Conservationists are dismayed by government approval for a new offshore wind farm which they warn will have “disastrous consequences” for seabirds.
The RSPB said the decision to forge ahead with the project off the Norfolk coast flies in the face of ministers’ pledges to halt the loss of wildlife.
Business secretary Kwasi Kwarteng gave the go-ahead for the Norfolk Boreas wind farm, which would be about 45 miles offshore and cover 289 sq miles.
The project is designed to potentially provide clean energy to up to 2 million homes.
Mr Kwarteng said the project would make a “substantial contribution” to “the delivery of renewable energy”.
But some of the UK’s most important colonies of endangered seabirds, such as razorbills, kittiwakes and lesser black-backed gulls inhabit the north Norfolk coastal area.
The RSPB said ministers were oblivious to the effects of their decisions on loss of biodiversity.
Katie-Jo Luxton, the charity’s conservation director, said: “The East Anglia and Yorkshire coasts are home to globally important seabird strongholds but their future here is uncertain.
“The cumulative impacts from increasing numbers of turbines in already-degraded seas are predicted to have disastrous consequences for kittiwakes, guillemots, razorbills, gannets, lesser black-backed gulls and many of the other amazing birds relying on our seas.”
The scheme is very close to Bempton Cliffs, which is home to more than 200,000 breeding pairs each season, experts say.
And the south North Sea is likely to be used by tens of thousands of seabirds throughout the season.
The RSPB says many seabirds return to the same place to breed and will have regular foraging areas. “This is their local supermarket that the colony has been using for decades. It’s not just a case of them now finding somewhere else, in what is already an overcrowded sea,” a spokesman told The Independent.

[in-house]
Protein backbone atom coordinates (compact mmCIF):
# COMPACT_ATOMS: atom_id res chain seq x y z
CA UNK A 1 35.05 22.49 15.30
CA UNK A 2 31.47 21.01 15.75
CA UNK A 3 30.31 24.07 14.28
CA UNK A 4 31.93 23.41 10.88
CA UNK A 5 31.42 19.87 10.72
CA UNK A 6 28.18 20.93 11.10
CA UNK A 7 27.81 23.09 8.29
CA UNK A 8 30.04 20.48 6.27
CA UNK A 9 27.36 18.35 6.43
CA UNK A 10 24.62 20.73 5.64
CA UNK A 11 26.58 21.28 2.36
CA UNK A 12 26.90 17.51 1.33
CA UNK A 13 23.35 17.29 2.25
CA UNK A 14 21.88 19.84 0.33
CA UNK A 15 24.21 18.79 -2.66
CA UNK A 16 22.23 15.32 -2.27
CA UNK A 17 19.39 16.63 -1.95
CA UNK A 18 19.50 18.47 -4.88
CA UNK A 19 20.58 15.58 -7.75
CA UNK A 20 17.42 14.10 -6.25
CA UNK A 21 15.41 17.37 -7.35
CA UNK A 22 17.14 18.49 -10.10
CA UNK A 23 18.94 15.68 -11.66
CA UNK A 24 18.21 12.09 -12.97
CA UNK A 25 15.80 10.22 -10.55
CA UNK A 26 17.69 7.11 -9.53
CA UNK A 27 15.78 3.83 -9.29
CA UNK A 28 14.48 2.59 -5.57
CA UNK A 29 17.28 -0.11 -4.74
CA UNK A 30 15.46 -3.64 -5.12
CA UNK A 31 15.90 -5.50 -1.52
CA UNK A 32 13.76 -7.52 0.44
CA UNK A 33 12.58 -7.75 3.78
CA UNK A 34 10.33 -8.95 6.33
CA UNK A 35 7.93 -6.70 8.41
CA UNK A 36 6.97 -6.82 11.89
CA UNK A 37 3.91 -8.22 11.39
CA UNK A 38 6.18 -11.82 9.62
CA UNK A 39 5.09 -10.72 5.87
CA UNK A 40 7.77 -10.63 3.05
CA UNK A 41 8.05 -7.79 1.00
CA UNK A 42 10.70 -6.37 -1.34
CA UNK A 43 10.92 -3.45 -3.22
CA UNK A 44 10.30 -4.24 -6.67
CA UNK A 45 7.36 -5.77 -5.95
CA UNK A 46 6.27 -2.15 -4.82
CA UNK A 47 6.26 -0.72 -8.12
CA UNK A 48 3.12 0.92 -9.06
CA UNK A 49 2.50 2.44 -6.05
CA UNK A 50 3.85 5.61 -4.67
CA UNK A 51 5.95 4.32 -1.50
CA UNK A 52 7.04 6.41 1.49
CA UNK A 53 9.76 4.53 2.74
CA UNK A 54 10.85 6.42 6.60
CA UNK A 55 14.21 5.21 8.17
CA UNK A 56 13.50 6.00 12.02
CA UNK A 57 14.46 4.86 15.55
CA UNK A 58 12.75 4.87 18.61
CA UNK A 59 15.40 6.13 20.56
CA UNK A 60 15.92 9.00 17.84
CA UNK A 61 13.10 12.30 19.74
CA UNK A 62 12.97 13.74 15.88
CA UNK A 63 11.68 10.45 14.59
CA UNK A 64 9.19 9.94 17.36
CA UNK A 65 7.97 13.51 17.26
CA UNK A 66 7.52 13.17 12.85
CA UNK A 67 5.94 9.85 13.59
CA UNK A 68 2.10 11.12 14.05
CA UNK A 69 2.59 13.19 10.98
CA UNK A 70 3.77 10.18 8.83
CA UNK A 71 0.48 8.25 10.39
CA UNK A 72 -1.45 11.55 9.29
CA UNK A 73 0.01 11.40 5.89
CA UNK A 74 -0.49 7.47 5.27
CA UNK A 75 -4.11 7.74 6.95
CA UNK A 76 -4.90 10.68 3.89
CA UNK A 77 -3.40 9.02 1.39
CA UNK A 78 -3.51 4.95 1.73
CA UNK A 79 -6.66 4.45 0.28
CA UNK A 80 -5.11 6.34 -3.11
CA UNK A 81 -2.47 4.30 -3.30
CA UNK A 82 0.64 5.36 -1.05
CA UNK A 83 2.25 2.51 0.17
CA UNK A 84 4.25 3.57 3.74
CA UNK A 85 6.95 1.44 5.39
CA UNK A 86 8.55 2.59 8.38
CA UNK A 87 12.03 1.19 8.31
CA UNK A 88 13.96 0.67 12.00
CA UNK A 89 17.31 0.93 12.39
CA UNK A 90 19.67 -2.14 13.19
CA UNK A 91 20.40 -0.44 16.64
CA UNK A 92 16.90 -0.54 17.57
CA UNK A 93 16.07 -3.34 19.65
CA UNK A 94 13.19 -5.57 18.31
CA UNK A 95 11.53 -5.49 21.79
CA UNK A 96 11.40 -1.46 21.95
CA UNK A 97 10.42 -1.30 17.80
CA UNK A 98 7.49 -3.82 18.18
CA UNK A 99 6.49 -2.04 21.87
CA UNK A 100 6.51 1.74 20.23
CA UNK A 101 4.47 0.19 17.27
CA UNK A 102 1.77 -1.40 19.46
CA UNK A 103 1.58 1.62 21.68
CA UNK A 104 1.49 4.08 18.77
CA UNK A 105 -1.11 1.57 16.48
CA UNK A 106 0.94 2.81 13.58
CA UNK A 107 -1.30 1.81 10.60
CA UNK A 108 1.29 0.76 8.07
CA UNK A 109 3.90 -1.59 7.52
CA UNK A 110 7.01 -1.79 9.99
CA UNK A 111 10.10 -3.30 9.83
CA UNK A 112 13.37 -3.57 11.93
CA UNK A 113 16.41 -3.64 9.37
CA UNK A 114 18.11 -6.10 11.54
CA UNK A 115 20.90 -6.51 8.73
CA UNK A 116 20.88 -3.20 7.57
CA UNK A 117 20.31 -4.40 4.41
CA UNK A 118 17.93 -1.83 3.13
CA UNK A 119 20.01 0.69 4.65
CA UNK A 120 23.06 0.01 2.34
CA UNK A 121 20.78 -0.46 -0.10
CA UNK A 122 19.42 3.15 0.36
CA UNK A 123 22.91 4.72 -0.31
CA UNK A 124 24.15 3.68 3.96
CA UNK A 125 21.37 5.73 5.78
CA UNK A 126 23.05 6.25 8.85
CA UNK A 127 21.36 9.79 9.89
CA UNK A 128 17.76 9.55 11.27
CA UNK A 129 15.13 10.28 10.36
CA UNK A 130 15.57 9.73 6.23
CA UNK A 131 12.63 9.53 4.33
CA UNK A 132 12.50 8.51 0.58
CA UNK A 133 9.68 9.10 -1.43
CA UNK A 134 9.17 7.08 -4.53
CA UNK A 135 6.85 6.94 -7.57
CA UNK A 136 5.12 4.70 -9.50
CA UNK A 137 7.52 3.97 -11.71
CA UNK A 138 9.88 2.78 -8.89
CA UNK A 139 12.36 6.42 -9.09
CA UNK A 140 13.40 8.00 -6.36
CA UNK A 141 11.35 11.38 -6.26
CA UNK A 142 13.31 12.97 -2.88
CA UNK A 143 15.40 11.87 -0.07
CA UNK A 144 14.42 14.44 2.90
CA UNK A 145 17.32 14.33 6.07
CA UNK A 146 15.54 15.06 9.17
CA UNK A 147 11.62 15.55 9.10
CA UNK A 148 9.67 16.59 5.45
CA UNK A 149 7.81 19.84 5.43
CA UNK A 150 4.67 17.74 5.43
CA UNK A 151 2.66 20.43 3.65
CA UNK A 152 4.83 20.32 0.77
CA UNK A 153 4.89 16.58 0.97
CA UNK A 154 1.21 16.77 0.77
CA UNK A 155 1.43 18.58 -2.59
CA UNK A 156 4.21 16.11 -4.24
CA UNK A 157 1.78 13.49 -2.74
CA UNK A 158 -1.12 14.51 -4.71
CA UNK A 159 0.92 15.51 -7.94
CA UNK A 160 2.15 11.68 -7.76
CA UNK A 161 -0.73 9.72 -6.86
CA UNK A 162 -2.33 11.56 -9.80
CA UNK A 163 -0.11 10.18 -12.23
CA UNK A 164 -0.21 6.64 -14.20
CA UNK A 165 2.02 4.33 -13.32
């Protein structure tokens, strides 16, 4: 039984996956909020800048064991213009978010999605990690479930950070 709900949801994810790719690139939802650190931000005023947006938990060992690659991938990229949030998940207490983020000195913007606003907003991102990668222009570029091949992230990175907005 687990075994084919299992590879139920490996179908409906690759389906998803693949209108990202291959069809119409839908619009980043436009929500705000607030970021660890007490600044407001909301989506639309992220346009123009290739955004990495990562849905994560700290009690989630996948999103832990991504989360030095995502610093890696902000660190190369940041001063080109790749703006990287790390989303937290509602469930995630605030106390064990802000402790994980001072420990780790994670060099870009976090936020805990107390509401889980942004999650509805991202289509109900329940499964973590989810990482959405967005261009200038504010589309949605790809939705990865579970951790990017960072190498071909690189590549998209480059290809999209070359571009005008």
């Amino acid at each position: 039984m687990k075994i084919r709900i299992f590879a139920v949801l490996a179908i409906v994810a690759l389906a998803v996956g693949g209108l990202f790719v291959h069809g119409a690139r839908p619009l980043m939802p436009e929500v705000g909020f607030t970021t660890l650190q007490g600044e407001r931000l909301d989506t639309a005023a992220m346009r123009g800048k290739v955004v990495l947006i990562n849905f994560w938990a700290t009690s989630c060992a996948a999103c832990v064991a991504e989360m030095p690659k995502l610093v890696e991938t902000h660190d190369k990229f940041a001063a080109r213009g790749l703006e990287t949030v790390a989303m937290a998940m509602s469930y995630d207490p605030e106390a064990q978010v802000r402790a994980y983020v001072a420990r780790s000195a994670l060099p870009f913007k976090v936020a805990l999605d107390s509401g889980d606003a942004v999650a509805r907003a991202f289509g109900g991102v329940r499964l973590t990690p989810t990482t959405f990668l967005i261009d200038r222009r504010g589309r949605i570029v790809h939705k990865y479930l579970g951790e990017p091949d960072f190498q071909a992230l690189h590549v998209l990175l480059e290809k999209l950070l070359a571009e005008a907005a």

Ms Luxton slammed the marine planning system as “failing nature and net zero”, saying planners acknowledged further development would harm the marine environment.
“The decision to go ahead with the offshore wind farm highlights that the tools available for decision-makers to deliver low carbon energy are not fit for purpose.
“Increasingly this results in the secretary of state taking decisions which permit action on climate while accepting the results will lead to wildlife declines and worsening the nature emergency.
“Industry alone cannot reconcile this challenge and as yet the only proposals to address the loss of wildlife are taking a gamble with our already-struggling seabirds,” she added.
“We are deeply concerned that without system change, the UK will continue to lose nature and fail to reach 2030 offshore wind targets.”
Earlier this year, a judge overturned planning consent for a sister project, called Vanguard.
Ms Luxton said: “Our prime minister has rightly set ambitious targets for offshore wind expansion, and in England the new Environment Act has committed Westminster to halting wildlife declines. We now need to see ambition and commitment turned into action.”
The Norfolk Boreas project was examined by the Planning Inspectorate and a public consultation.
The business department told The Independent for the next six weeks people could apply for judicial review of the decision, and that the decision was taken after a thorough consideration of all relevant matters.
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